Up until very recently, much of the US wine importer industry was bracing for a major hit, with original estimates for wine and food tariffs floating at potentially 100%. Doing this would have overnight doubled the price of wine, causing what were probably untenable price shocks for the industry.
The original tariffs were put in place last October, hitting most of the industry with 25% increases. And not just wine- many other European food industries, such as cheese, also have had some tariffs imposed.
The most recent round was based around a dispute over a digital tax that France had hoped to impose on tech companies that wanted to do business in France. American tech giants like Facebook and Google cried foul, saying this was a direct attack on a sector dominated by American companies, and that it would be too costly for them to absorb. After weeks of negotiations, the two nations reached a détente, and the 100% tariffs were postponed at least until August.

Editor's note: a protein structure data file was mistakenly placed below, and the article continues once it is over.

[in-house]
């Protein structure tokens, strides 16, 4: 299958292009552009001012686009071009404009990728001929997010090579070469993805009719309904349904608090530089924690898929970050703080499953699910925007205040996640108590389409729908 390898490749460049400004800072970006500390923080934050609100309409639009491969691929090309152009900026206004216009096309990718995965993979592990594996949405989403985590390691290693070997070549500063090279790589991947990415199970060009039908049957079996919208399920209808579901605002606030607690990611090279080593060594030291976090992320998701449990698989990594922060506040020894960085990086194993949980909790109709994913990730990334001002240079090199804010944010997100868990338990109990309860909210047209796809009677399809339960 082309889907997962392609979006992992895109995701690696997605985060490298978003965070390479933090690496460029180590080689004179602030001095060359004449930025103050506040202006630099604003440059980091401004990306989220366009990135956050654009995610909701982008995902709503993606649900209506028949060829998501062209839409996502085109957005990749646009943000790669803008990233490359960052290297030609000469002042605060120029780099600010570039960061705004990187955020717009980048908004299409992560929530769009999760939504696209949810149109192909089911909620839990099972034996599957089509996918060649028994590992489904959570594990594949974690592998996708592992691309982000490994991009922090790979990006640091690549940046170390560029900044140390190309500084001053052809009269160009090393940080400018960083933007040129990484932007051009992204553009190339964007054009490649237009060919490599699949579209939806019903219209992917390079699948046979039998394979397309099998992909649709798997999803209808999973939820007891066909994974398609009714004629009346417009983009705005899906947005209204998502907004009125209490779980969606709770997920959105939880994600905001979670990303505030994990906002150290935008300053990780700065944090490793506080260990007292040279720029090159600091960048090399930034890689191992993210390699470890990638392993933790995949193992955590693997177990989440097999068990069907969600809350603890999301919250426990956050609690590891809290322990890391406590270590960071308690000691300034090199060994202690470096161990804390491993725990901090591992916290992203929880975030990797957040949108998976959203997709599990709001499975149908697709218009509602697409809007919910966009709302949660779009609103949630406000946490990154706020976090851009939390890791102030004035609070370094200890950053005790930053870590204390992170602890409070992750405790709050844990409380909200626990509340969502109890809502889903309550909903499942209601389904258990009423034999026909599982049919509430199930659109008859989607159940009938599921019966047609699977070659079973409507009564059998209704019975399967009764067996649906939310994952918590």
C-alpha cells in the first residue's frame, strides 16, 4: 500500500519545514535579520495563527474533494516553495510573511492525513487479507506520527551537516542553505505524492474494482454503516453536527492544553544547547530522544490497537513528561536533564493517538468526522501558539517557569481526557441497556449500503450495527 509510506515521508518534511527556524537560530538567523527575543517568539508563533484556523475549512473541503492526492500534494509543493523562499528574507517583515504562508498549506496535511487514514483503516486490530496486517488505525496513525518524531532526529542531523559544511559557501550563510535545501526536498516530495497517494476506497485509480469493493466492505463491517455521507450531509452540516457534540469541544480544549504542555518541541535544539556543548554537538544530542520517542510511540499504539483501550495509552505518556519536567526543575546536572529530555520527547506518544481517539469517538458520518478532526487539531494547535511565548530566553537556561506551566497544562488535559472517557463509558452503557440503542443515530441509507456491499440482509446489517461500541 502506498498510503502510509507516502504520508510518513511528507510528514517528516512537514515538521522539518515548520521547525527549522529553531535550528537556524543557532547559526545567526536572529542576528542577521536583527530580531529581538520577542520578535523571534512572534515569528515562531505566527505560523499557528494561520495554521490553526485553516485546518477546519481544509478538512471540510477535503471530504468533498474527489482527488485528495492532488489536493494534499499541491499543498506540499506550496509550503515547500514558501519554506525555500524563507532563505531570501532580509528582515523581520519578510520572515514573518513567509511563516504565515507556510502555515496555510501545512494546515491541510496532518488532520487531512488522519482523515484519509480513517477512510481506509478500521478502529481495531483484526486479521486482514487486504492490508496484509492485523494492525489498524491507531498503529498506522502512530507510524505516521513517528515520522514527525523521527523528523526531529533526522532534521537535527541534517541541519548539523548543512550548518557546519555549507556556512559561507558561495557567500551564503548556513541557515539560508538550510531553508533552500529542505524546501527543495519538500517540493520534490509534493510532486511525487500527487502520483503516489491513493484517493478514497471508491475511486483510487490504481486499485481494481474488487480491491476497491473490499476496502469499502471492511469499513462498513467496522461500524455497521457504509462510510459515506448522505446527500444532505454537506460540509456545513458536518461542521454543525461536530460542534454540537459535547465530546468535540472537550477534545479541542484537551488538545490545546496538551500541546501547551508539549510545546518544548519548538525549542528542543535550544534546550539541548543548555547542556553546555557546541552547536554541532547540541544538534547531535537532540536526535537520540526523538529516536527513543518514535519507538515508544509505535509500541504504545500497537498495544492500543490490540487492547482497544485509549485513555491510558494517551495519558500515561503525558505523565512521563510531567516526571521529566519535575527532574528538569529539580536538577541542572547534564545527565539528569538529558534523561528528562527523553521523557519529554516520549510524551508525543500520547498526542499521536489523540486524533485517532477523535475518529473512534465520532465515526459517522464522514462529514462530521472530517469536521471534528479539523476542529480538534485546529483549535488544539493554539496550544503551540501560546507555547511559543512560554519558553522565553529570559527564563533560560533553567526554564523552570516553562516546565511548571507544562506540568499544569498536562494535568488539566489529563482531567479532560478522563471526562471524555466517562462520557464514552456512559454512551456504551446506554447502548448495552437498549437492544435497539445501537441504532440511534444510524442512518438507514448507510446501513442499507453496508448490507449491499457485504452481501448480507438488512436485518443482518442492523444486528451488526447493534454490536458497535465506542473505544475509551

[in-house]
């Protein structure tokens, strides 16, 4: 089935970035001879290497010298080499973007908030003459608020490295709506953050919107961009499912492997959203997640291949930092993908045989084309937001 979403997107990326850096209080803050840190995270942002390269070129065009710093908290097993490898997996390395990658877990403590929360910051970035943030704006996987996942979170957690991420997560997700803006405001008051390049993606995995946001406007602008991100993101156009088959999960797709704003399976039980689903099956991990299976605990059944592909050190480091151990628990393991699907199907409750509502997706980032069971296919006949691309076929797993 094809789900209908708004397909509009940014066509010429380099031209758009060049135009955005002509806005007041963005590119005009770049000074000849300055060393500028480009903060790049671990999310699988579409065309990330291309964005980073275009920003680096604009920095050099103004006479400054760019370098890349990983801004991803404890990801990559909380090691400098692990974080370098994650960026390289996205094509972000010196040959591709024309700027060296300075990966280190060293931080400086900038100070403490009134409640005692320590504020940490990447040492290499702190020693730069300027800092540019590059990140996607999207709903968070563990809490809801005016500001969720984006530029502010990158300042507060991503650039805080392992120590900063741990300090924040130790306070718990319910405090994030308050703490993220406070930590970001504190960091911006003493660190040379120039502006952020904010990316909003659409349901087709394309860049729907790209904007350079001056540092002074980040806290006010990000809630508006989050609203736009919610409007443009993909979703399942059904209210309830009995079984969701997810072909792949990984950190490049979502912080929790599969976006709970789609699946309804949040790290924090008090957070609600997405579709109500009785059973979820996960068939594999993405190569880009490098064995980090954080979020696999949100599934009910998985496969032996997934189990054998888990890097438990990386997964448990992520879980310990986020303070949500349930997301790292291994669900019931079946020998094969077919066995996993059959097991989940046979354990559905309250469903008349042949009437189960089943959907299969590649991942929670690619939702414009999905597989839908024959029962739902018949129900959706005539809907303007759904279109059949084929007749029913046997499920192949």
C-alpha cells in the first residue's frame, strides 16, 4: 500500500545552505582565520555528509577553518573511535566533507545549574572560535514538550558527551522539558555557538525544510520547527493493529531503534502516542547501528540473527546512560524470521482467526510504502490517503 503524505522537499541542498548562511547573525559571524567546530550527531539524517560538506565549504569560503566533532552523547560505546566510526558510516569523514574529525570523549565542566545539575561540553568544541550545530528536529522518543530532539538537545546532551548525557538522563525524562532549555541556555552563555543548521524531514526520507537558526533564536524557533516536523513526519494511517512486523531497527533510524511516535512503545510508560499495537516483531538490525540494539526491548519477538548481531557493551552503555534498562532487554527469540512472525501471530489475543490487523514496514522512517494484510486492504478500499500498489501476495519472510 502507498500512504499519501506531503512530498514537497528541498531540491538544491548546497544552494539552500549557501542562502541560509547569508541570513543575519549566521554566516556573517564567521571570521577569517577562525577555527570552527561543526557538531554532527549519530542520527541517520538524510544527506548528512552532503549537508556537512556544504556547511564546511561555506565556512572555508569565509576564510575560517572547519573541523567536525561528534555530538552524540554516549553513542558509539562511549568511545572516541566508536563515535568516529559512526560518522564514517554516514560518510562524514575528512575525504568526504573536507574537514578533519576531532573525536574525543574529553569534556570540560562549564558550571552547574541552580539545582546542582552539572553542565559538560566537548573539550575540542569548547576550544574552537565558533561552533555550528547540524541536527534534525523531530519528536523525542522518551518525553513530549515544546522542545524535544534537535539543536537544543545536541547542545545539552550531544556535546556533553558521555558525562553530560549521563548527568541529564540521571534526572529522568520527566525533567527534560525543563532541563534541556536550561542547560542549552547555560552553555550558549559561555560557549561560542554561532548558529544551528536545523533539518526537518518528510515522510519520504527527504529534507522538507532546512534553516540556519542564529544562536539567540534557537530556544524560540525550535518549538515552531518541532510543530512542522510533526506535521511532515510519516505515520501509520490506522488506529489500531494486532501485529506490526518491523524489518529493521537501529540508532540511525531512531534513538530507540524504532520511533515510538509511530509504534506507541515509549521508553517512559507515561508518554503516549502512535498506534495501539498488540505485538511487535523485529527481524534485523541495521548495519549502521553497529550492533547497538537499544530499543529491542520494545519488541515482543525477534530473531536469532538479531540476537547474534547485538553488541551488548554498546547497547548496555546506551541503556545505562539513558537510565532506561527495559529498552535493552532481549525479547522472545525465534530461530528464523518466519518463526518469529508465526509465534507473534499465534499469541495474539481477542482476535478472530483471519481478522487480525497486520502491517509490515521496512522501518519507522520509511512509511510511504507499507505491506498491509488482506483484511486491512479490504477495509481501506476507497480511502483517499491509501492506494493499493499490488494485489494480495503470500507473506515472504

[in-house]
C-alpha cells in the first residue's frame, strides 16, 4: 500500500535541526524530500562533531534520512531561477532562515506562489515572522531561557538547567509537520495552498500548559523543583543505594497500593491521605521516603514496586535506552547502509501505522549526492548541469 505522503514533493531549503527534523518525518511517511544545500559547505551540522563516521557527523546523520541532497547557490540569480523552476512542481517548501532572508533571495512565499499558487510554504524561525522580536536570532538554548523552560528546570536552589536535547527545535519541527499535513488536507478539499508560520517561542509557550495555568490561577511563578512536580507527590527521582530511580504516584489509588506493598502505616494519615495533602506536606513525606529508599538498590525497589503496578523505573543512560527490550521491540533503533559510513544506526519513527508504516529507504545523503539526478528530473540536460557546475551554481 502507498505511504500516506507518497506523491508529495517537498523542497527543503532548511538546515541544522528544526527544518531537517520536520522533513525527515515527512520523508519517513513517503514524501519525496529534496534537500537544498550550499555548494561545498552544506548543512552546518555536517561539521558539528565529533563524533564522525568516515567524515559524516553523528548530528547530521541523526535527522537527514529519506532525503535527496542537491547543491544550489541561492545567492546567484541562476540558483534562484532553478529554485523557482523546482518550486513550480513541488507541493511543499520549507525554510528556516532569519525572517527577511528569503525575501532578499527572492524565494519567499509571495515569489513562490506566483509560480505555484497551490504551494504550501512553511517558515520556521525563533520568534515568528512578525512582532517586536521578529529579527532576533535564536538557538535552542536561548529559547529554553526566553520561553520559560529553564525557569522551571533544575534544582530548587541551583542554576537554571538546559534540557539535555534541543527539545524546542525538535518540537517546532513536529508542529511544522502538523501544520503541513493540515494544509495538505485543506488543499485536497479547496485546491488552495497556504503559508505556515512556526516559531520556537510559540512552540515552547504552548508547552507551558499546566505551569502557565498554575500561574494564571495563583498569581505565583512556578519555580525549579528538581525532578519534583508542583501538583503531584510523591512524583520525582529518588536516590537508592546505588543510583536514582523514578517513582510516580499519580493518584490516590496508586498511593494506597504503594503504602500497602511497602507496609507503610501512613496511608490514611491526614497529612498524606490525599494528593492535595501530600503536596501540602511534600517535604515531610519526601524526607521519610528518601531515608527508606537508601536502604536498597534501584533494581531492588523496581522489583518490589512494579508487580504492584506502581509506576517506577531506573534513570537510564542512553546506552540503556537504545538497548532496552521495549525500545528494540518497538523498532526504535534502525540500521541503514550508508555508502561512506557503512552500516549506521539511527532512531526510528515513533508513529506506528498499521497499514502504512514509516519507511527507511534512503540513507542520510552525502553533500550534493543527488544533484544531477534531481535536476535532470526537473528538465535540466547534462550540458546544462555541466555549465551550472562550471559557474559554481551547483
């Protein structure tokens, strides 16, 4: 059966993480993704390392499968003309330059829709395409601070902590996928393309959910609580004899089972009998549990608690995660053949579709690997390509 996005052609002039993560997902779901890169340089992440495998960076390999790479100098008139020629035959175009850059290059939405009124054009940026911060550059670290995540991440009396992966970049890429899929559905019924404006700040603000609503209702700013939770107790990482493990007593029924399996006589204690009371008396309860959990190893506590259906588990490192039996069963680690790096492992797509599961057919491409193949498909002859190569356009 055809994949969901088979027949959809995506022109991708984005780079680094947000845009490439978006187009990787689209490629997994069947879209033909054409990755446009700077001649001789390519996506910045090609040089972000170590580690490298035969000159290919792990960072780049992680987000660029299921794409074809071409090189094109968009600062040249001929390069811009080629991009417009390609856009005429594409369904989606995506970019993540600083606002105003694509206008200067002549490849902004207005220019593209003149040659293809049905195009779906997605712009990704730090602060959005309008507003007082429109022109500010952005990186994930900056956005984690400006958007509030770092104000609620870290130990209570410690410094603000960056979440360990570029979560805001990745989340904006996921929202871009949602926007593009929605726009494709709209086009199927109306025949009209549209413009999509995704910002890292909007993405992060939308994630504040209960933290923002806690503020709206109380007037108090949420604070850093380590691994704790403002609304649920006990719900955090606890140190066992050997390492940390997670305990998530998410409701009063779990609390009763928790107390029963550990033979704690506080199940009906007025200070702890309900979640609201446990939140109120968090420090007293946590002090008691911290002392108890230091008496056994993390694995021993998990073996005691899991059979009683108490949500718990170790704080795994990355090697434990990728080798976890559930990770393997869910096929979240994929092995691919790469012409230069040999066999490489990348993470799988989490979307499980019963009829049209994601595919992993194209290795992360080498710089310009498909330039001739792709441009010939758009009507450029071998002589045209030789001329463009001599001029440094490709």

While the separate issue of the Airbus lawsuit did involve hitting finished aircraft with additional tariffs as detailed last week, the food and beverage industry was granted a stay on additional costs. Producers from elsewhere in Europe can breathe easier, as most of the other major wine producing regions, such as Italy, will not be touched by the current wave of tariffs.
As these are imposed under the same “section 301” justification that has driven the increased tariffs from China, these will be eligible for duty drawback.
Sincerely, James Rodgers